Crush your workload in minutes using Tabata Time

When I finally went full-time in my coaching business in May of 2008, one of the biggest challenges I faced was making effective use of my time. Overnight, I transitioned from being in a corporate office surrounded by colleagues – rushing from meeting to meeting and trying to work less than 60 hours a week – to me sitting alone in my home office, trying to prioritize the million things I could spend my time on. Once I grew my client portfolio, I quickly realized being a one-woman show was harder than it looked. 

I had to become a master time manager. 

How much work can you get done in 4 minutes? 

I had an epiphany because of my regular 5:30am cycling class. Sometimes the instructor would push us the last 4 minutes of class with 8 cycles of 20 seconds of MAX effort + 10 seconds of rest. This was a real lung and butt burner, and a great way to finish class. If you’ve experienced it, you know what I’m talking about! 

On the surface, 4 minutes doesn’t seem like enough time to get anything of value accomplished. Yet, that’s exactly the length of Olympic training coach Dr. Izumi Tabata’s intense full-body workout. You have probably taken a class at a gym or online that features Tabata-style high-intensity interval training with 20 seconds of all-out effort, followed by 10 seconds of rest. This incinerates calories and builds strength, especially when repeated during certain activities.

Long before I heard of the Pomodoro technique with its cute tomato timer, my mind made the leap to try the interval training approach with a task I had been putting off. I decided to set my kitchen chicken timer for 20 minutes and put all-out effort toward the client proposal I had been struggling with. It felt like a miracle when I had actually completed the proposal when the timer went off.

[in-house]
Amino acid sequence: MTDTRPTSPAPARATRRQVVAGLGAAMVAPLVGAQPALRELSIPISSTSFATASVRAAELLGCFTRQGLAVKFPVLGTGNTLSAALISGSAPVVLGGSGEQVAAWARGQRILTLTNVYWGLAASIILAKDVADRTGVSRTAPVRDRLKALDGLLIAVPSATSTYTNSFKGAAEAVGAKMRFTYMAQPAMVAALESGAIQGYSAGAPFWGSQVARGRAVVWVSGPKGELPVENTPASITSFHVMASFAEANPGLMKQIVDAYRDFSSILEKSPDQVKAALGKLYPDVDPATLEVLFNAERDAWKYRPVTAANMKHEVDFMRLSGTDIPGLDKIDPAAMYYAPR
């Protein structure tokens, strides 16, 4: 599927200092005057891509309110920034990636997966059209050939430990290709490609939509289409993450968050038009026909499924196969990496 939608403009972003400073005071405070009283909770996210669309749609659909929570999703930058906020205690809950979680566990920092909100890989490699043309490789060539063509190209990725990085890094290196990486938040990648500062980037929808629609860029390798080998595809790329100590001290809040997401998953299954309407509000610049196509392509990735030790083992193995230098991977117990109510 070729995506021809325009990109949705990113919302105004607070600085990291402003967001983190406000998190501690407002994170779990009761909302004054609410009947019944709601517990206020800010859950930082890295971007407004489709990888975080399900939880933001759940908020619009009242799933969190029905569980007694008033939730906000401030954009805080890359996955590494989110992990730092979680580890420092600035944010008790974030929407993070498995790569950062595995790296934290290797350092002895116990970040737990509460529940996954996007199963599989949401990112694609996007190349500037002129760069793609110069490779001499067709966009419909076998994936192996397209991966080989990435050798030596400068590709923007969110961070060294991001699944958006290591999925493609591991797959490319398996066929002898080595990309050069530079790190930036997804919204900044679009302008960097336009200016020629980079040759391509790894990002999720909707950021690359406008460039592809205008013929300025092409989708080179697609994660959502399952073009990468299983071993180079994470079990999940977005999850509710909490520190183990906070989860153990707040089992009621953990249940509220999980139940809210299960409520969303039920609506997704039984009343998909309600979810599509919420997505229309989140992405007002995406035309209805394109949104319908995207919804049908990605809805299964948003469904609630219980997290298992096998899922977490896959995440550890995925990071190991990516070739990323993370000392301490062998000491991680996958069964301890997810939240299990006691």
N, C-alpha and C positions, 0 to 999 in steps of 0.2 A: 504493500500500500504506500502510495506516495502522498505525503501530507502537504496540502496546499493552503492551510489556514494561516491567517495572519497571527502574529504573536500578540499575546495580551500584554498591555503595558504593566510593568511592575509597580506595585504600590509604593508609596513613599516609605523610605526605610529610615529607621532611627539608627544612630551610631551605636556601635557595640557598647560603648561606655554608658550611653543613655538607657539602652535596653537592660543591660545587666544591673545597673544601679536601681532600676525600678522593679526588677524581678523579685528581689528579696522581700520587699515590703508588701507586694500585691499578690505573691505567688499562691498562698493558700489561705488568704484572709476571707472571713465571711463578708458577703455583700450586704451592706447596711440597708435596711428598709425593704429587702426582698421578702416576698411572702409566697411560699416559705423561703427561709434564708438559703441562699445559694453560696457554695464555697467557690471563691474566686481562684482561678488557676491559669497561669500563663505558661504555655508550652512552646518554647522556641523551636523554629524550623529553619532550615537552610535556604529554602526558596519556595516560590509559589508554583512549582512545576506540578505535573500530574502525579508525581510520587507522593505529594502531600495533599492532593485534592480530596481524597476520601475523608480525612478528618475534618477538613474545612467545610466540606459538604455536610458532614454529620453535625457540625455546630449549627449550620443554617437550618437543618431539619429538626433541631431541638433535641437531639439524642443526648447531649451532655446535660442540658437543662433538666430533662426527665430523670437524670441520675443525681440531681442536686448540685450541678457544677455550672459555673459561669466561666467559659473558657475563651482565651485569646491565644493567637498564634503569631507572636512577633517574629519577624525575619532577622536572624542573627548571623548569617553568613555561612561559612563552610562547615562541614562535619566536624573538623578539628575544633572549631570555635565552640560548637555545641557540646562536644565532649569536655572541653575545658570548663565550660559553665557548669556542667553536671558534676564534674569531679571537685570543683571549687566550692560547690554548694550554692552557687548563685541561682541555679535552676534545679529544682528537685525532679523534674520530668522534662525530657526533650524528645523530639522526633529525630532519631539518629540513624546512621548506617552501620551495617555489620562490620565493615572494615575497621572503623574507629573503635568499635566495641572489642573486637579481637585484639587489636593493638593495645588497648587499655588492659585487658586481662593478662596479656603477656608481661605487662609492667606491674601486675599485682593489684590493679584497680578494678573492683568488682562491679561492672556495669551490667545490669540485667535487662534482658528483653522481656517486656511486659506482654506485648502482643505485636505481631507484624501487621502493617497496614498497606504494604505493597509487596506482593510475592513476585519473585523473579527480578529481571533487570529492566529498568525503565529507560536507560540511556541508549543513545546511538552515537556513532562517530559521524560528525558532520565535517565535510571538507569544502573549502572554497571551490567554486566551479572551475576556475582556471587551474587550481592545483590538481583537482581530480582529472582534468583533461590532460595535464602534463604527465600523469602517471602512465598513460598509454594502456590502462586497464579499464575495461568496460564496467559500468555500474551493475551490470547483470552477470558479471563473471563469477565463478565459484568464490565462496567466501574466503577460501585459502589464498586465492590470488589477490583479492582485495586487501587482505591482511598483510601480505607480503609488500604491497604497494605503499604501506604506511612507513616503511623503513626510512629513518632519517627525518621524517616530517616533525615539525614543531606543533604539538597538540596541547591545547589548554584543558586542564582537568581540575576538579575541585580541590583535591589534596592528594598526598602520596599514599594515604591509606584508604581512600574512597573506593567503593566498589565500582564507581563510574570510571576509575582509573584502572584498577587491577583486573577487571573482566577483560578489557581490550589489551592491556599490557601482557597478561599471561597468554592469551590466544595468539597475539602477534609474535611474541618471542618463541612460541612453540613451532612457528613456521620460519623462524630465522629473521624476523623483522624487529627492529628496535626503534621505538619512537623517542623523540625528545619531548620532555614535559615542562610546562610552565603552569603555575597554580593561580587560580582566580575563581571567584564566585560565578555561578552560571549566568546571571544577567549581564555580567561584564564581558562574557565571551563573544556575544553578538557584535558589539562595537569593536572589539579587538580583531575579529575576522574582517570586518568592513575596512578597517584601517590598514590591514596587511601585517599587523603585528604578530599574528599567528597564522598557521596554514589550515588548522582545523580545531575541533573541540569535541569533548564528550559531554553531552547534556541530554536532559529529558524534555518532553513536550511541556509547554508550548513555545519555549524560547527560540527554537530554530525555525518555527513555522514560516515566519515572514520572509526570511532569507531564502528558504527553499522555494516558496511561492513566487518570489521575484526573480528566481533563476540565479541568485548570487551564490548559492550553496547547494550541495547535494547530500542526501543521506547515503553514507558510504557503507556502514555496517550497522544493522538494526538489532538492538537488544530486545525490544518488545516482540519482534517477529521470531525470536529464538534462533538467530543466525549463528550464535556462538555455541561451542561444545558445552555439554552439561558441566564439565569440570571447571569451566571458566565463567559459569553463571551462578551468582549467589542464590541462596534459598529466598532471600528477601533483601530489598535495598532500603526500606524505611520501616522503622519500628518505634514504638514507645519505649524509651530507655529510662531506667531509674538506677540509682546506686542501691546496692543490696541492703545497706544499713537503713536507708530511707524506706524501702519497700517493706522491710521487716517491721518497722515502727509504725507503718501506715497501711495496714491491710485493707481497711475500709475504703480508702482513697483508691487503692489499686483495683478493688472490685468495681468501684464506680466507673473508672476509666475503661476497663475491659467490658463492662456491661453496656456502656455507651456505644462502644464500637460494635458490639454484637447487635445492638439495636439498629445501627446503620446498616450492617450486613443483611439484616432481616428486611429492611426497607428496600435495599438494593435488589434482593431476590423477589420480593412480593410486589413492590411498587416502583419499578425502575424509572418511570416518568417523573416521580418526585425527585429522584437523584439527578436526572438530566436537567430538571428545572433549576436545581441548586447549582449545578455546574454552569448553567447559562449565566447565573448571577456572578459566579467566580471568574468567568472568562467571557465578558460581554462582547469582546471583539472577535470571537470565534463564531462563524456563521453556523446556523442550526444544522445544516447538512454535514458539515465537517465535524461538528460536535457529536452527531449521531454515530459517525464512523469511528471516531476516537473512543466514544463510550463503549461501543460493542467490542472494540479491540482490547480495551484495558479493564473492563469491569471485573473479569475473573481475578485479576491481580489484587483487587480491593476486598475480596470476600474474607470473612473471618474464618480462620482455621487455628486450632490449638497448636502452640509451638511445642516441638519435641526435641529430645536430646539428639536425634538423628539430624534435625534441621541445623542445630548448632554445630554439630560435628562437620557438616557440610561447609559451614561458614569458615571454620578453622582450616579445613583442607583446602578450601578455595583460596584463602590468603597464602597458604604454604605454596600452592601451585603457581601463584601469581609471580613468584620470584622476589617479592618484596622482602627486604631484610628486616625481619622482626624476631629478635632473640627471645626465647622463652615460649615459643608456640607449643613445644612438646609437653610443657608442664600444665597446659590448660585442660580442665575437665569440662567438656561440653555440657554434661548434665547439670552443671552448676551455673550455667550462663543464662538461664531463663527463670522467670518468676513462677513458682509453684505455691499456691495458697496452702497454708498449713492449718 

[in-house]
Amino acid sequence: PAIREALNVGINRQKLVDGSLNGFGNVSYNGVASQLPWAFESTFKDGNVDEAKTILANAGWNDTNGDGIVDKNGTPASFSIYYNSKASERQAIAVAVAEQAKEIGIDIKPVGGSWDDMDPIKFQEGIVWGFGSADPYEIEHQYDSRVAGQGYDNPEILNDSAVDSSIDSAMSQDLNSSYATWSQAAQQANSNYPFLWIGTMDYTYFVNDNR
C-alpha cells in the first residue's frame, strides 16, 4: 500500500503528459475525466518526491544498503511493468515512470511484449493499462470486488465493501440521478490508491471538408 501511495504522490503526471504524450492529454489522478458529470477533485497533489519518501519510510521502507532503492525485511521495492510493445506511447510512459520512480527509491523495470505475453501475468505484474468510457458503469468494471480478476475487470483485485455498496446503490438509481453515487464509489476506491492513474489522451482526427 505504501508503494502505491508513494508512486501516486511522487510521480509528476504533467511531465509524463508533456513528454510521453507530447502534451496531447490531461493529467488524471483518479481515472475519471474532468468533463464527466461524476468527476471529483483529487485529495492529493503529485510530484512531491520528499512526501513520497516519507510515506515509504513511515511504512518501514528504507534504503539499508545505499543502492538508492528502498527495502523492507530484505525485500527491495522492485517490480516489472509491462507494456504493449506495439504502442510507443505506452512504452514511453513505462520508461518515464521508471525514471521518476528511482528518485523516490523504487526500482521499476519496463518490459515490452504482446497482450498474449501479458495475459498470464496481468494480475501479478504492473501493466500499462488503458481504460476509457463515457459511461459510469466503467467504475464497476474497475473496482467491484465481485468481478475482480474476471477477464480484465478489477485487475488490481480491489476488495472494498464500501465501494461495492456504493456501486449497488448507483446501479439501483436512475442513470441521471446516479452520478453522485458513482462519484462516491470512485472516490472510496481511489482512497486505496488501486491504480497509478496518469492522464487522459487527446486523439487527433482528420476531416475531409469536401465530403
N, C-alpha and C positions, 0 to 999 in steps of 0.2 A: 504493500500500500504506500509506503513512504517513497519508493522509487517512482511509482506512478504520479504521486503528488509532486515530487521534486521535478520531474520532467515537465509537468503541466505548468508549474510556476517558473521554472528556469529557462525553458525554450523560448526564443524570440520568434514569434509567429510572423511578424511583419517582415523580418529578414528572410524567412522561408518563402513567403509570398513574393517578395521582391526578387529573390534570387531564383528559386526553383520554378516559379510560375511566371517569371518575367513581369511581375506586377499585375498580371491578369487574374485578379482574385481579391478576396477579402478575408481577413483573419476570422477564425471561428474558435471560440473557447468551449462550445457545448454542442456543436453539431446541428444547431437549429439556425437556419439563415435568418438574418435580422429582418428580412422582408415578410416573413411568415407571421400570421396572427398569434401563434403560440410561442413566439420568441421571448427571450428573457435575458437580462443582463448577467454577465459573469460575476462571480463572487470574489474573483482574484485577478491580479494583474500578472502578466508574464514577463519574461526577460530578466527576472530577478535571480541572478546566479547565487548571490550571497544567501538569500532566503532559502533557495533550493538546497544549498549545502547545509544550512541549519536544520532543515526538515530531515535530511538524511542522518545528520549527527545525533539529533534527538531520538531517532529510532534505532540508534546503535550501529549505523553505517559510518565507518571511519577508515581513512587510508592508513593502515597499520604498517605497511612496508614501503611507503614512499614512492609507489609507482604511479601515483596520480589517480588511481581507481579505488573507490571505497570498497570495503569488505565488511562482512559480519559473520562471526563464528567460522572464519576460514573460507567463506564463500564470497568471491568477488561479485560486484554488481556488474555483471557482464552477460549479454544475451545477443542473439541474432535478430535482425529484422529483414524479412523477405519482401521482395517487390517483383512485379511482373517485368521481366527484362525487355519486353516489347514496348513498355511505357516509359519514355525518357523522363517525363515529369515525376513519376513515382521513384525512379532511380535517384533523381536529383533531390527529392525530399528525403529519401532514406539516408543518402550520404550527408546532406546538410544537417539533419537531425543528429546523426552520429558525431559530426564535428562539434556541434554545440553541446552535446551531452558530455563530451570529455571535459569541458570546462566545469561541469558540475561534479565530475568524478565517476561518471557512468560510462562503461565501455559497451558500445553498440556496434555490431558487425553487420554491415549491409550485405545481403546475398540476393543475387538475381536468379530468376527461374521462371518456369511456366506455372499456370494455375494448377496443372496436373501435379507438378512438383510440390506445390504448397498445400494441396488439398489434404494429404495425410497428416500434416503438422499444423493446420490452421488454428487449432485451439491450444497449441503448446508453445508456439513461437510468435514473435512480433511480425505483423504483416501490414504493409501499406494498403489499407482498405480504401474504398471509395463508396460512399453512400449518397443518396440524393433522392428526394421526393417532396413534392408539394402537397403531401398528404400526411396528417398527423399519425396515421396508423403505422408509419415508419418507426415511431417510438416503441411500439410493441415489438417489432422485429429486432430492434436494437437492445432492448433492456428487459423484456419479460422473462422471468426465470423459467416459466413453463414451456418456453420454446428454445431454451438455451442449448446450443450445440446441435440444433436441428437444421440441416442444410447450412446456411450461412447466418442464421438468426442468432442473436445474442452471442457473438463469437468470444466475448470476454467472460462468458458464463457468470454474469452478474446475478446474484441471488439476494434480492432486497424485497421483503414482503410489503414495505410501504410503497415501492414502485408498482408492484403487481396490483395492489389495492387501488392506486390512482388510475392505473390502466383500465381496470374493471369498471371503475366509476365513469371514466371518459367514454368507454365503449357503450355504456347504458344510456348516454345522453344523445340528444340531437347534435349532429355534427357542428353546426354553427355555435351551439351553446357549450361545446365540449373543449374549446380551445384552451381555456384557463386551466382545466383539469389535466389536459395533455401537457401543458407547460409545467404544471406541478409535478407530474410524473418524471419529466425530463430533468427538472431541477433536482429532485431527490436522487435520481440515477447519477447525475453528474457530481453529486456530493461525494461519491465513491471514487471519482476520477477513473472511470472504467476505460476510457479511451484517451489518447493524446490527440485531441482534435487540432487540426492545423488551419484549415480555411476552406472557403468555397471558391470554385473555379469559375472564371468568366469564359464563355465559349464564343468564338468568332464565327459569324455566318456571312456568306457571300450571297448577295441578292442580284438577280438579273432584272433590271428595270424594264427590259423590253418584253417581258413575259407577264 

I yelled “Woo-Hoo!” Then I set the timer for another 20 minutes to tackle the next thing on my list. 

Interval training for the mind

Whether you set your intervals to 20 minutes, 10 minutes or even 4 minutes, it’s about giving the task all your attention and brain power during that time.

… to work to its full potential, you really do have to give it everything you have during the high intensity periods!

James Driver, HIIT – High Intensity Interval Training Explained

I shared my lessons learned with clients and in keynote audiences. Hundreds of clients and many audiences later, I am still recommending the same basic guidelines below, and being rewarded with their success stories later.

1 – Decide which one task to work on

If you’re not immediately sure what to tackle with your focus time, you’re not alone. Many people confess to me that they feel a little lost when they take a pause from the normal “too busy” mode.

While you could use the Tabata time technique for multiple action items, it typically works best for ONE specific task that is clearly defined.

 Here are some strategies to select an important task that pays off for you:

  • Choose a task you’ve been procrastinating. But…only if it has value to you. Let me explain: Procrastination occurs for several reasons. One reason to put off a task is if it feels more like a “should” than something meaningful to you. Consider why it’s on your list. If it doesn’t truly need to be done by you, delegate it or delete it.
  • If you’re trying to select from several options, it may be helpful to rank them in order. For sorting to-dos, you could use the old standby label of “A” for top priority tasks, “B” for important but less urgent, and “C” for nice to do, but not required. Focusing on the A category, rank them in priority order 1-10. Start with A1.
  • If the task is too large to complete in a 20-minute session, break it down into smaller bites.   

RELATED: Clear Up Stale Tasks with the Breadcrumb Technique